Saturday, April 9, 2011

"In preparation for landing, please return your seatbacks and tray tables . . . "

We're almost exactly 150 miles from Cap Matafenua on the northeast corner of Hiva Oa. That's been our way point for the past 17 days and we should reach it sometime tomorrow morning. From there, it's about another 20 miles to Pointe Feki where we hang a right into Baie Tahauku and drop our anchor. From what we understand, there's quite a fleet there already and everyone has a bow and stern anchor out to maximize the room for additional boats. The town of Atuona is close by and that's where we officially check into French Polynesia. We've hired agents to do the paperwork for us.

Fortunately, the wind has filled in some and we're moving quite well. In fact, in the middle of the night we decided we were moving too well and furled the genoa and unfurled the staysail. With just the staysail and reefed mainsail, we were still making over 6 knots per hour. This morning I tucked another reef into the mail and unfurled the genoa again. We're sailing along pretty consistently at about 7 knots now but with the stronger wind comes increased sea height and that makes for rolly conditions.

It's been a great trip. Last night we recorded our best-yet 24-hour run of 170 miles. None of the automatic bilge pumps (3 of them) have cycled even once. We did have a problem with the raw water pump on the genset but I think I was able to fix it. Say, does anyone feel like bringing an o-ring for an Oberdorfer 12VDC raw water pump to French Polynesia? Everything else has worked flawlessly. We've managed to keep good company for each other and about the most serious argument has been about doing dishes - often all three of us volunteer to do them, each trying to justify his/her own position for earning the right.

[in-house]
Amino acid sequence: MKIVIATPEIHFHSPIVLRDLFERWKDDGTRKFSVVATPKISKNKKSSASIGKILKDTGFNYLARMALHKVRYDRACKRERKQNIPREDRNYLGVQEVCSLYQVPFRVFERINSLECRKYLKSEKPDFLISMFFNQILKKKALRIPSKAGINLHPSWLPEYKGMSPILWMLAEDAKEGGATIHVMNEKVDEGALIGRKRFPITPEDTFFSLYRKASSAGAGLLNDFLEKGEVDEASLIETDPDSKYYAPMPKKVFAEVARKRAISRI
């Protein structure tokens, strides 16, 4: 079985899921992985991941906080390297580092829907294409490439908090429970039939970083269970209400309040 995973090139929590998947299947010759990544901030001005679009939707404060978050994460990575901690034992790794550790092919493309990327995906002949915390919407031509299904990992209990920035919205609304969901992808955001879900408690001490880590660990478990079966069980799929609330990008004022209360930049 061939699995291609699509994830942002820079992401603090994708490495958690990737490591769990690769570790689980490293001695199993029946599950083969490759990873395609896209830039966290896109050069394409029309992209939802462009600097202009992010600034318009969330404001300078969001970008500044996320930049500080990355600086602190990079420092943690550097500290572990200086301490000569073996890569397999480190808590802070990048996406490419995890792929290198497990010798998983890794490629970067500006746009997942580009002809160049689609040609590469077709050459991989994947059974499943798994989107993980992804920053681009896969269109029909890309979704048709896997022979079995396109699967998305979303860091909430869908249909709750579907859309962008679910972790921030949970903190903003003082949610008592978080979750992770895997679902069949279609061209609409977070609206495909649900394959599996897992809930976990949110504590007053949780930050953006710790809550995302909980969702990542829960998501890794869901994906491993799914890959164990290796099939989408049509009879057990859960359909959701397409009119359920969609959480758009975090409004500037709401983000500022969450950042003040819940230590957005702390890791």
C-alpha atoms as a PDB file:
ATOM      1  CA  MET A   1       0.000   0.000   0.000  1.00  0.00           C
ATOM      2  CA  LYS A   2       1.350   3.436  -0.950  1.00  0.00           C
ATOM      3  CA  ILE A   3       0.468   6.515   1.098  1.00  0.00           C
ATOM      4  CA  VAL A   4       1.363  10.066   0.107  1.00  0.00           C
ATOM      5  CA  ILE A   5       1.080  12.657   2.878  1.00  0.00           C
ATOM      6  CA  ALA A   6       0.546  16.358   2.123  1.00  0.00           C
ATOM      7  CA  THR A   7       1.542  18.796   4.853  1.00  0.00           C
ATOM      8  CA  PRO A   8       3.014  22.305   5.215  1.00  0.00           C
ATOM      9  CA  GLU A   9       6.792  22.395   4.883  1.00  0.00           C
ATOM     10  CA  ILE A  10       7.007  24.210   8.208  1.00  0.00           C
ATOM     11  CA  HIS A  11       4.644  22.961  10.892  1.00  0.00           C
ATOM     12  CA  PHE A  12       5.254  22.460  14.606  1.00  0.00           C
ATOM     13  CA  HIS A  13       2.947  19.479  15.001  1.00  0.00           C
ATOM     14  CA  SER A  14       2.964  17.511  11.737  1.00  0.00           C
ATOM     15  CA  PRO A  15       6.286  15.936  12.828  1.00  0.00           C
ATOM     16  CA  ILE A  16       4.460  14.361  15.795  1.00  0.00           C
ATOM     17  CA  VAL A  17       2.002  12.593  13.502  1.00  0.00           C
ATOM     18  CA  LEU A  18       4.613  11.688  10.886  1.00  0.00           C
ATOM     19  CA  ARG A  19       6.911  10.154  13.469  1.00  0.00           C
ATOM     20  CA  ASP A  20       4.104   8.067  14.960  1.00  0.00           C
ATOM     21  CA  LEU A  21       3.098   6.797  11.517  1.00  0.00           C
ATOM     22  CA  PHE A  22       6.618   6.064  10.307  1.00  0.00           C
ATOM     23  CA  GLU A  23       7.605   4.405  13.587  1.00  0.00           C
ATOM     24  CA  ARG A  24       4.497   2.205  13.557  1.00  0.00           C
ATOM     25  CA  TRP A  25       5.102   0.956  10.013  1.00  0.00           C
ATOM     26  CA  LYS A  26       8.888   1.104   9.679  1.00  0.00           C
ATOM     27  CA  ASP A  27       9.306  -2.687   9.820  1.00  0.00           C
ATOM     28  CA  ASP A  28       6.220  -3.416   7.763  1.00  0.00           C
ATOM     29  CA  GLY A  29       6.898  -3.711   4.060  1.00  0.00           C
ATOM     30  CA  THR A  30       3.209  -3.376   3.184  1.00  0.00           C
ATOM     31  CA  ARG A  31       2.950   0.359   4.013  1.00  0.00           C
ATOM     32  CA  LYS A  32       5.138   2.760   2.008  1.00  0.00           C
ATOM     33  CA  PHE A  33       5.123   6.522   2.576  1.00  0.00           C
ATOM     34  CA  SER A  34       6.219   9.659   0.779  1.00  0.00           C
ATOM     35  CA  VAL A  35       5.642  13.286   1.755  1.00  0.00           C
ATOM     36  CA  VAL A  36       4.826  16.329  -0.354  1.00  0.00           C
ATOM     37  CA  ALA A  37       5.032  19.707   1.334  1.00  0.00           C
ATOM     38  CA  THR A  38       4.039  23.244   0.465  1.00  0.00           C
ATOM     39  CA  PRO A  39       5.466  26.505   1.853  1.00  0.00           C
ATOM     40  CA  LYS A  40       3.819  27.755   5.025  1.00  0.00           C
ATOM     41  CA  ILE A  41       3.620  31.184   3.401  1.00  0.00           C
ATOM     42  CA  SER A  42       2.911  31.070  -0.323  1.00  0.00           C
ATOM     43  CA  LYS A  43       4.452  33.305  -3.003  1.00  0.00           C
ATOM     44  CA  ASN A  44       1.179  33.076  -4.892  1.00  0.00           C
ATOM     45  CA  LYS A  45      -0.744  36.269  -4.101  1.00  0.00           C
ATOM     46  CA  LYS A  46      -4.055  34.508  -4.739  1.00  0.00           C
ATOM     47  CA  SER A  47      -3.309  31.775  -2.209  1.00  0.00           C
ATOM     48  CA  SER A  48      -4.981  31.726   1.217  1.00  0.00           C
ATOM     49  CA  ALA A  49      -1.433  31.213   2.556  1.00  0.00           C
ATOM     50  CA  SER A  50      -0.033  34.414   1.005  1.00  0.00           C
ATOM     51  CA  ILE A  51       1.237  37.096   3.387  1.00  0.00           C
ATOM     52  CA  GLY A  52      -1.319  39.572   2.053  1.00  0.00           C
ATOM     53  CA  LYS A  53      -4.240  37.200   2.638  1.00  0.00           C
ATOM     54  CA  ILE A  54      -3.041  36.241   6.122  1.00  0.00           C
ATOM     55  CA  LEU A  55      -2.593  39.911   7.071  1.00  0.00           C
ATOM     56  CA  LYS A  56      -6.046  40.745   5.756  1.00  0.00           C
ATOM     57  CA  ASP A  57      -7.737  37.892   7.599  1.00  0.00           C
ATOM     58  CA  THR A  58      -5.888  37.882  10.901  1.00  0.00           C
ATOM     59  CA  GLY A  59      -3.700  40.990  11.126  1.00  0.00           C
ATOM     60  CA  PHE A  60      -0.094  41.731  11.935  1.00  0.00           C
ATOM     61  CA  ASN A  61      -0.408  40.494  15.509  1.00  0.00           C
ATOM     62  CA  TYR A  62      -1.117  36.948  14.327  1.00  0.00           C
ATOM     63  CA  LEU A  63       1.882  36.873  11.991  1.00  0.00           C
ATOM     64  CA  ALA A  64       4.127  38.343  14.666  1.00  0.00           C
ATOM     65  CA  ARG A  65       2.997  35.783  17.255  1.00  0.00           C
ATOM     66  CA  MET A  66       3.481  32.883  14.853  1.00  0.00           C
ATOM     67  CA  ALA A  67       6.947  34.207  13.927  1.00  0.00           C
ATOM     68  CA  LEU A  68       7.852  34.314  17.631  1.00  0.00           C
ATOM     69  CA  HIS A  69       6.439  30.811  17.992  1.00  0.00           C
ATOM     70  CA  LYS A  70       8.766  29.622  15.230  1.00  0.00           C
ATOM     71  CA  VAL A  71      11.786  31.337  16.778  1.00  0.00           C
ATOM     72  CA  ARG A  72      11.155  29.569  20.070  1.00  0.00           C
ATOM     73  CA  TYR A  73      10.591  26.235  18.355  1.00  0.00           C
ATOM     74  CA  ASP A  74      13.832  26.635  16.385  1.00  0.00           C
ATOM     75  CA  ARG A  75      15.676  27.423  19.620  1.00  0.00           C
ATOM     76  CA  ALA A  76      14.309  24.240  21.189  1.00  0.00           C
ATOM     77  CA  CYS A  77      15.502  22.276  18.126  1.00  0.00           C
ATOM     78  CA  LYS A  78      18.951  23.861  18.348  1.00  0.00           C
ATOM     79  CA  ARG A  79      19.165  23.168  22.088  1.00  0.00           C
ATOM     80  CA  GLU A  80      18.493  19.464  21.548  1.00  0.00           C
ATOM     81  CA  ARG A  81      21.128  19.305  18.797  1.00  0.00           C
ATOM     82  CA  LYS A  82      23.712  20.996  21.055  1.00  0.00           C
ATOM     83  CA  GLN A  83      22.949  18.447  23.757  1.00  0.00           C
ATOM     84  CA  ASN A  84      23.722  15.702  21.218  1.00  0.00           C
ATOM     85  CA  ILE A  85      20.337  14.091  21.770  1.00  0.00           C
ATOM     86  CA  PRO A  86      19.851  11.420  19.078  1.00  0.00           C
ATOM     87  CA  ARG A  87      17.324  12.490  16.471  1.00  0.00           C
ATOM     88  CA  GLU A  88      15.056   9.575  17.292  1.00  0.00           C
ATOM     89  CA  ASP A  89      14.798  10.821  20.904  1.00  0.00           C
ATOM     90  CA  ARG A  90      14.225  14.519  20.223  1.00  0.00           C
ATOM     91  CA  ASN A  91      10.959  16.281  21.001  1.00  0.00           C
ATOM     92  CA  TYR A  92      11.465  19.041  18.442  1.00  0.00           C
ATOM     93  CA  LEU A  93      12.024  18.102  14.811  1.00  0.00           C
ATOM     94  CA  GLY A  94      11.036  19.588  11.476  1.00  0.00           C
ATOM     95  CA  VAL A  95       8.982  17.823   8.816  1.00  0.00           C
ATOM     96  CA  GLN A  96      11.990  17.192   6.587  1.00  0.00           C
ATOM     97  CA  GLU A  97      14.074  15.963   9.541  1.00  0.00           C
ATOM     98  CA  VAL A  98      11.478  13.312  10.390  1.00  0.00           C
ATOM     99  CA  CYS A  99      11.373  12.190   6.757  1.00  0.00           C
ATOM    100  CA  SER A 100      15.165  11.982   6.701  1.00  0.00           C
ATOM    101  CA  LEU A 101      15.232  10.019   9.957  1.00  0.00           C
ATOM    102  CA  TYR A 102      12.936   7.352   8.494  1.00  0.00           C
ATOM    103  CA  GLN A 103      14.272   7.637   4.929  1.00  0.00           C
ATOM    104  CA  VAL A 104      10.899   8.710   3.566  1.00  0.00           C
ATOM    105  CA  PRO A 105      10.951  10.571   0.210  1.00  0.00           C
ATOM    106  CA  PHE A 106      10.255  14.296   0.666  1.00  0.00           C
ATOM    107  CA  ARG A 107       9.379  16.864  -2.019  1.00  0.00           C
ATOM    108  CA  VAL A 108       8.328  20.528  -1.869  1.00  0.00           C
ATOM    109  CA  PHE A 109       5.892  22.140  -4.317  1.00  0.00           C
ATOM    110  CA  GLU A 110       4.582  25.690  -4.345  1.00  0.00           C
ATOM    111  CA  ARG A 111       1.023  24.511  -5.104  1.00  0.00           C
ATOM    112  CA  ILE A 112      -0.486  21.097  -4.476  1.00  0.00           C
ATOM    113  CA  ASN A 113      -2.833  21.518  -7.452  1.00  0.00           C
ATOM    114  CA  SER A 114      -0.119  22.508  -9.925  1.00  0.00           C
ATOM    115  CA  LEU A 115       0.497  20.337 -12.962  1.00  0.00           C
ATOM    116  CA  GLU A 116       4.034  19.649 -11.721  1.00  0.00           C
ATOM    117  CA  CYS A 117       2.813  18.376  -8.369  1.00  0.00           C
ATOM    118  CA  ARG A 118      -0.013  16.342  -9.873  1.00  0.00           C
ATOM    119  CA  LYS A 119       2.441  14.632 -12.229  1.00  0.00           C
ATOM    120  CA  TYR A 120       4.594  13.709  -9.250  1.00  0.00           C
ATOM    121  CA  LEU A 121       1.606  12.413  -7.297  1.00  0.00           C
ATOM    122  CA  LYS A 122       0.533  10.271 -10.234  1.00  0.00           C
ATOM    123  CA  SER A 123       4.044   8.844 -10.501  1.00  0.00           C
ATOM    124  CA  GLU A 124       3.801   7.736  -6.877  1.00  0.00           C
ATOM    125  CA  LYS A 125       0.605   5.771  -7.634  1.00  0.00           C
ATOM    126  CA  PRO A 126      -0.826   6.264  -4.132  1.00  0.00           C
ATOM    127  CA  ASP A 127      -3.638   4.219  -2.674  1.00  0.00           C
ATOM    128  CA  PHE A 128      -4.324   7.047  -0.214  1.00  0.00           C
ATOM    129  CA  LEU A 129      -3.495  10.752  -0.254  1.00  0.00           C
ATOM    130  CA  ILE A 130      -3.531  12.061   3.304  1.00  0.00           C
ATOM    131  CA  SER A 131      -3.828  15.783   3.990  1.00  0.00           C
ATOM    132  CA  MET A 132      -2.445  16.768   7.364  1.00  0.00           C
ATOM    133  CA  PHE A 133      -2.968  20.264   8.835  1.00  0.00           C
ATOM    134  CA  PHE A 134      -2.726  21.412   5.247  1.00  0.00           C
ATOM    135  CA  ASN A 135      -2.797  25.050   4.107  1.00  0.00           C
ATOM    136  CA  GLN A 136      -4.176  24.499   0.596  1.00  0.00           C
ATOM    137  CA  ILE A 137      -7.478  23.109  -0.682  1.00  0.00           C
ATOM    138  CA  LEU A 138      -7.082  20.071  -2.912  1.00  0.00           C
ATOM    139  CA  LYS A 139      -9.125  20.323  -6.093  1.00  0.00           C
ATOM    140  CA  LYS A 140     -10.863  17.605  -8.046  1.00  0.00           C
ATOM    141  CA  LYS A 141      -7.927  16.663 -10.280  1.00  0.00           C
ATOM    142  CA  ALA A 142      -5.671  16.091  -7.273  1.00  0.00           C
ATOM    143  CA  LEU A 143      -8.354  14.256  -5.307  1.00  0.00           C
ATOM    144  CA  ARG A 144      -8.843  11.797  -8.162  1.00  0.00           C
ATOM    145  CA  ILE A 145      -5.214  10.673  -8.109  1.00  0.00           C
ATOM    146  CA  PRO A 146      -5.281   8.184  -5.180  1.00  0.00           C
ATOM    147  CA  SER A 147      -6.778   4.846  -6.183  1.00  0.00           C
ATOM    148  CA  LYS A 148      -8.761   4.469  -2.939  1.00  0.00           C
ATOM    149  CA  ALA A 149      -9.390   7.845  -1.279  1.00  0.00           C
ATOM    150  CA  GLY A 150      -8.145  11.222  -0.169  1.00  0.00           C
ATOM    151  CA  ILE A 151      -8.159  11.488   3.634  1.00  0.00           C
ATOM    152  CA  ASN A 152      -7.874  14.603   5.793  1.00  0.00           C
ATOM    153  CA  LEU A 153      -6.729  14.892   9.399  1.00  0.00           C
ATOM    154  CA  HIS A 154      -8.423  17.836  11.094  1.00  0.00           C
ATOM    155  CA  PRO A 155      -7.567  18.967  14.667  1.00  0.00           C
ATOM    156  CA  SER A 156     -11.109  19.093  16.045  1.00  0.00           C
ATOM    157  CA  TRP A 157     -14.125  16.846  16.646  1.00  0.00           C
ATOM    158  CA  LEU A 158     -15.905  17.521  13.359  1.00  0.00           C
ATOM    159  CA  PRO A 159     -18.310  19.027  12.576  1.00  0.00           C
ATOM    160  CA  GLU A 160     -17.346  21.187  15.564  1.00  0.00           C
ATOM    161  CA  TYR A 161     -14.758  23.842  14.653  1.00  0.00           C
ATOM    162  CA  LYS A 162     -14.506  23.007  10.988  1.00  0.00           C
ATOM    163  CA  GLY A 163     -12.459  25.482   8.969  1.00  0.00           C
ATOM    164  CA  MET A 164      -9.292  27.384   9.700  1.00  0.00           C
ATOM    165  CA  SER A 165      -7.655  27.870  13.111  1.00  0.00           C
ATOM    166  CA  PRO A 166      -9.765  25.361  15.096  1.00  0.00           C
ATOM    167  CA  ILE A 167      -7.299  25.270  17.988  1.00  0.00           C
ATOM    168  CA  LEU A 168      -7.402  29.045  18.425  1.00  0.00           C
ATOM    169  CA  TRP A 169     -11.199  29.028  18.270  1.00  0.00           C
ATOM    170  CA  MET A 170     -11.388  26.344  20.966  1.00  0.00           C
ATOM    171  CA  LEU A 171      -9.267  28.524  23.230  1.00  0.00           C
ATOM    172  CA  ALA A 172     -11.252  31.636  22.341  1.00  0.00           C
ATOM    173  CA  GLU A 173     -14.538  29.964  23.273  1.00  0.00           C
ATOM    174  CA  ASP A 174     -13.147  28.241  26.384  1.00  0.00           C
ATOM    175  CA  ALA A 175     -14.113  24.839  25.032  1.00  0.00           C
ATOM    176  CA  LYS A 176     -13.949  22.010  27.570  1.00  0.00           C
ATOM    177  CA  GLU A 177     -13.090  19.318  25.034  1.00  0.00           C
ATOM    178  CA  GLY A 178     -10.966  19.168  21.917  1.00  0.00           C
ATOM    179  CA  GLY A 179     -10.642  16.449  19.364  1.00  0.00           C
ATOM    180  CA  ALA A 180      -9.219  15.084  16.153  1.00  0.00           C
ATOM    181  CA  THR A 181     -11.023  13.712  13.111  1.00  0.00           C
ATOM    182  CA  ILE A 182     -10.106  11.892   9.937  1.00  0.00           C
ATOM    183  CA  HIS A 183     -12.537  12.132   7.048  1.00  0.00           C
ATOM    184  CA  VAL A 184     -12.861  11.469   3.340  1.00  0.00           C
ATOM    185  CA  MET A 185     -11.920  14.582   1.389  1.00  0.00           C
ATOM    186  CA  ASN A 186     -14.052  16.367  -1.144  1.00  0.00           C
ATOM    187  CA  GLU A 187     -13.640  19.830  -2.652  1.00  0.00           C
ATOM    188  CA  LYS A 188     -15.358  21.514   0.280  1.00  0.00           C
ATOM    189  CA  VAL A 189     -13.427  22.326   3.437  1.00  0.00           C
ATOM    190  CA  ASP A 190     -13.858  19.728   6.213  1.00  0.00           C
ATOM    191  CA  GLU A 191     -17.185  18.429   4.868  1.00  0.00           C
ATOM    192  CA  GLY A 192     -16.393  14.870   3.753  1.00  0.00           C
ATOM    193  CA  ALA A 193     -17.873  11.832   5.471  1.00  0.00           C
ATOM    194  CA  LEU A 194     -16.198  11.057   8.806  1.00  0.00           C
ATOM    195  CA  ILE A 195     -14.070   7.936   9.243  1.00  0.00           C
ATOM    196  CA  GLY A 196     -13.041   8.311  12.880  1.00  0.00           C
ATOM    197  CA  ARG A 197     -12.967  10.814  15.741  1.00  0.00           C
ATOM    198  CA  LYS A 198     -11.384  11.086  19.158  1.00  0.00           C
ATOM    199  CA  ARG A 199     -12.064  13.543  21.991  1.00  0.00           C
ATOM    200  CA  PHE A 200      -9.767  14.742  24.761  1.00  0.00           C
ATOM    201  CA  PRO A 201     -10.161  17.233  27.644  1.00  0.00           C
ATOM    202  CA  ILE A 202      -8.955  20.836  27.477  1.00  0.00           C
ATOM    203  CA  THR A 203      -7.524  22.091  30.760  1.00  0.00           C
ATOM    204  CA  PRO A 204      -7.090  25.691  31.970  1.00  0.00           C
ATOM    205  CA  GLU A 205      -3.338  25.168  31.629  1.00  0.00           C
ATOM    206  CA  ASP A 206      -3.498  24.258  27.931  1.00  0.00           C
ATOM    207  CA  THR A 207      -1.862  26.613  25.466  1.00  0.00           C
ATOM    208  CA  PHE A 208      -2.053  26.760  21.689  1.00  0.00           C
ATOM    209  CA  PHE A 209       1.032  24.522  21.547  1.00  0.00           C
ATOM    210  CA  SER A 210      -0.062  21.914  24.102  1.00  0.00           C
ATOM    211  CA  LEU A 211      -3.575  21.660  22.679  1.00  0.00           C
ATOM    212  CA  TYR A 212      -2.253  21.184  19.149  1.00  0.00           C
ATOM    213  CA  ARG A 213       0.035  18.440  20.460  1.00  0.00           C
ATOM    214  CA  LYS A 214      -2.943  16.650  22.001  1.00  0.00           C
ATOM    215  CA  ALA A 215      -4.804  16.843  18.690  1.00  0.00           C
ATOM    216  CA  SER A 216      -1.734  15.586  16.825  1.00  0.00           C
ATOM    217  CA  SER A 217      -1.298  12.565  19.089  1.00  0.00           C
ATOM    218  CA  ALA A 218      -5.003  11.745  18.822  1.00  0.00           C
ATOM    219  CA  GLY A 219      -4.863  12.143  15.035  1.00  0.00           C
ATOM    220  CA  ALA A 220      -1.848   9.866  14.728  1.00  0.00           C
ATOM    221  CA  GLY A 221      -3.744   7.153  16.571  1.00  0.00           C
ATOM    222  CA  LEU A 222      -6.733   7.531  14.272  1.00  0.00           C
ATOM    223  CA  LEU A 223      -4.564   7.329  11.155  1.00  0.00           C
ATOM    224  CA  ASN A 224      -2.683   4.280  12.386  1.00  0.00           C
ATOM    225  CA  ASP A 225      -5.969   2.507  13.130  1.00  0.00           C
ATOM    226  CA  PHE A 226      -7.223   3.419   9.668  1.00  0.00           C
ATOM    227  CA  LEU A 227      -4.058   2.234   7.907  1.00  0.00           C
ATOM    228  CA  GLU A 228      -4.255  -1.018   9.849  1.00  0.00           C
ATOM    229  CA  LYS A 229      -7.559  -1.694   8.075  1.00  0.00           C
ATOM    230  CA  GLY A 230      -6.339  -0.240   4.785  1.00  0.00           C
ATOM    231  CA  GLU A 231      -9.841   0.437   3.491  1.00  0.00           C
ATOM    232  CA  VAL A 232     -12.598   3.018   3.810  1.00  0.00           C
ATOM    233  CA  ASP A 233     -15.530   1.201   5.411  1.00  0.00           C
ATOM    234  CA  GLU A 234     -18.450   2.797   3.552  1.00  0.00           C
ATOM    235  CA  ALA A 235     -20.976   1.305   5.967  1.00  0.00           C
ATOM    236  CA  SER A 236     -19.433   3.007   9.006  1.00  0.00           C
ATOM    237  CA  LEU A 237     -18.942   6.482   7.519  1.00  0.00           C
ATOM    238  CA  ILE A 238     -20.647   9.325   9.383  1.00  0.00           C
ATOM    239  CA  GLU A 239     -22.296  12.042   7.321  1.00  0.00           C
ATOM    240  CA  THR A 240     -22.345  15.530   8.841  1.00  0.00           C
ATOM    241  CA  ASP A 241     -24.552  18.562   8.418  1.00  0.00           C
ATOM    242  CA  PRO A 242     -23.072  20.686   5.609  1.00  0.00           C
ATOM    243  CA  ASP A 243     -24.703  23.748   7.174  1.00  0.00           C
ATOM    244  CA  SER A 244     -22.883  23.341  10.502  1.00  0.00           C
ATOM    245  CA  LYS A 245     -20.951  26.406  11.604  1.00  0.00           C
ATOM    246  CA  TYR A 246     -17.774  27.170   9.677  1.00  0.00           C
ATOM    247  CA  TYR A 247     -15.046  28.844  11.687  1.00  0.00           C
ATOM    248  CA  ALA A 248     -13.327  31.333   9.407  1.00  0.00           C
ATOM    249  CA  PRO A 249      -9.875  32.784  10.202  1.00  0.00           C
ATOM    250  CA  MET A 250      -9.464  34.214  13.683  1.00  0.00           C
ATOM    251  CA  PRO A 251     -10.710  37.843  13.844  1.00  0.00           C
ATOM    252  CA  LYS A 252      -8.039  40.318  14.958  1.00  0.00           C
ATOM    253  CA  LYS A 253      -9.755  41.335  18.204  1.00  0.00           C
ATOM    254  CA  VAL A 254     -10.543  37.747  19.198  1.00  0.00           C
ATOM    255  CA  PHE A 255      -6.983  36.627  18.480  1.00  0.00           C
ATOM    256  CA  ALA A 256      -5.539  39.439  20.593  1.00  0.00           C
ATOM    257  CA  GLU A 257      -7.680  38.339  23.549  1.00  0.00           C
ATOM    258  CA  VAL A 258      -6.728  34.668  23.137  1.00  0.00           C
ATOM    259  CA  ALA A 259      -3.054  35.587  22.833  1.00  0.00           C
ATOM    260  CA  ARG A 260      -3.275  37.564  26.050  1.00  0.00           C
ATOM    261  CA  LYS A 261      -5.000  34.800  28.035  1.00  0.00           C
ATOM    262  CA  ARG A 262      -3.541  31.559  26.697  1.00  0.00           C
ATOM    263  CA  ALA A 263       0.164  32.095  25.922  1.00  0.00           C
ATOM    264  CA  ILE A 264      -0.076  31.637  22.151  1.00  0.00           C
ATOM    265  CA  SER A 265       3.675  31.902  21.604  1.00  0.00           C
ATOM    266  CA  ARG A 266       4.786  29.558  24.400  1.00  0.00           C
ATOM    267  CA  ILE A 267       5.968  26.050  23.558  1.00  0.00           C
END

I have relinquished the position of Net Manager for the Pacific Puddle Jump Fleet. It was getting to be very difficult to recruit Net Controllers but finally some people have stepped up and are keeping it going. Last night 14 boats checked in. There's another good-sized fleet leaving Mexico now and they may be better about sharing the Net Control duties. I haven't been nearly as radio-active as I have in the past: Our new autopilot shuts down whenever I transmit so that means that either Ruthie or Corie have to hand steer when I'm on the radio. They hate to hand steer.

Quite likely our next posting will be from an anchored position off the coast of a beautiful South Pacific island.
At 4/9/2011 7:41 PM (utc) Rutea's position was 07°51.79'S 137°02.97'W

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